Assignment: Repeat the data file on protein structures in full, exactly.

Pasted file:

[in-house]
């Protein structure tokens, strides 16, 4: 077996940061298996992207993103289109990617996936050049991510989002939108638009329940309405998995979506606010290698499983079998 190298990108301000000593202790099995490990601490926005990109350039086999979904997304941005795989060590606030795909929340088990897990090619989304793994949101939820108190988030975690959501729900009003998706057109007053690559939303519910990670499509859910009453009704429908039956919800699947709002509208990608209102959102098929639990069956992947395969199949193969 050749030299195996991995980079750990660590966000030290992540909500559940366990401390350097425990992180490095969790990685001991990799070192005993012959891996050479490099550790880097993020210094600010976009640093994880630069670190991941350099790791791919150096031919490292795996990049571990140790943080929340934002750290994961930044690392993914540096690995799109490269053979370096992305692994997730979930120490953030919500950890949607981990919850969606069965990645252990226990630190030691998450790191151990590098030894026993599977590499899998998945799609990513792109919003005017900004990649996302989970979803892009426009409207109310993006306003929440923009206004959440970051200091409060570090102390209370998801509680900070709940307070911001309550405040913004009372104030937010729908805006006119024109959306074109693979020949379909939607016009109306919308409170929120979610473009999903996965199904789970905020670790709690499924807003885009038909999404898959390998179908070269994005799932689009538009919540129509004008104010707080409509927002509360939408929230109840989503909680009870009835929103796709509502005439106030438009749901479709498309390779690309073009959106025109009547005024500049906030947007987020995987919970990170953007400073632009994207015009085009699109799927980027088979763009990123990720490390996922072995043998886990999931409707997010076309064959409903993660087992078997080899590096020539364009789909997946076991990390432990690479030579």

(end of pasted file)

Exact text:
[in-house]
């Protein structure tokens, strides 16, 4: 077996940061298996992207993103289109990617996936050049991510989002939108638009329940309405998995979506606010290698499983079998 190298990108301000000593202790099995490990601490926005990109350039086999979904997304941005795989060590606030795909929340088990897990090619989304793994949101939820108190988030975690959501729900009003998706057109007053690559939303519910990670499509859910009453009704429908039956919800699947709002509208990608209102959102098929639990069956992947395969199949193969 050749030299195996991995980079750990660590966000030290992540909500559940366990401390350097425990992180490095969790990685001991990799070192005993012959891996050479490099550790880097993020210094600010976009640093994880630069670190991941350099790791791919150096031919490292795996990049571990140790943080929340934002750290994961930044690392993914540096690995799109490269053979370096992305692994997730979930120490953030919500950890949607981990919850969606069965990645252990226990630190030691998450790191151990590098030894026993599977590499899998998945799609990513792109919003005017900004990649996302989970979803892009426009409207109310993006306003929440923009206004959440970051200091409060570090102390209370998801509680900070709940307070911001309550405040913004009372104030937010729908805006006119024109959306074109693979020949379909939607016009109306919308409170929120979610473009999903996965199904789970905020670790709690499924807003885009038909999404898959390998179908070269994005799932689009538009919540129509004008104010707080409509927002509360939408929230109840989503909680009870009835929103796709509502005439106030438009749901479709498309390779690309073009959106025109009547005024500049906030947007987020995987919970990170953007400073632009994207015009085009699109799927980027088979763009990123990720490390996922072995043998886990999931409707997010076309064959409903993660087992078997080899590096020539364009789909997946076991990390432990690479030579």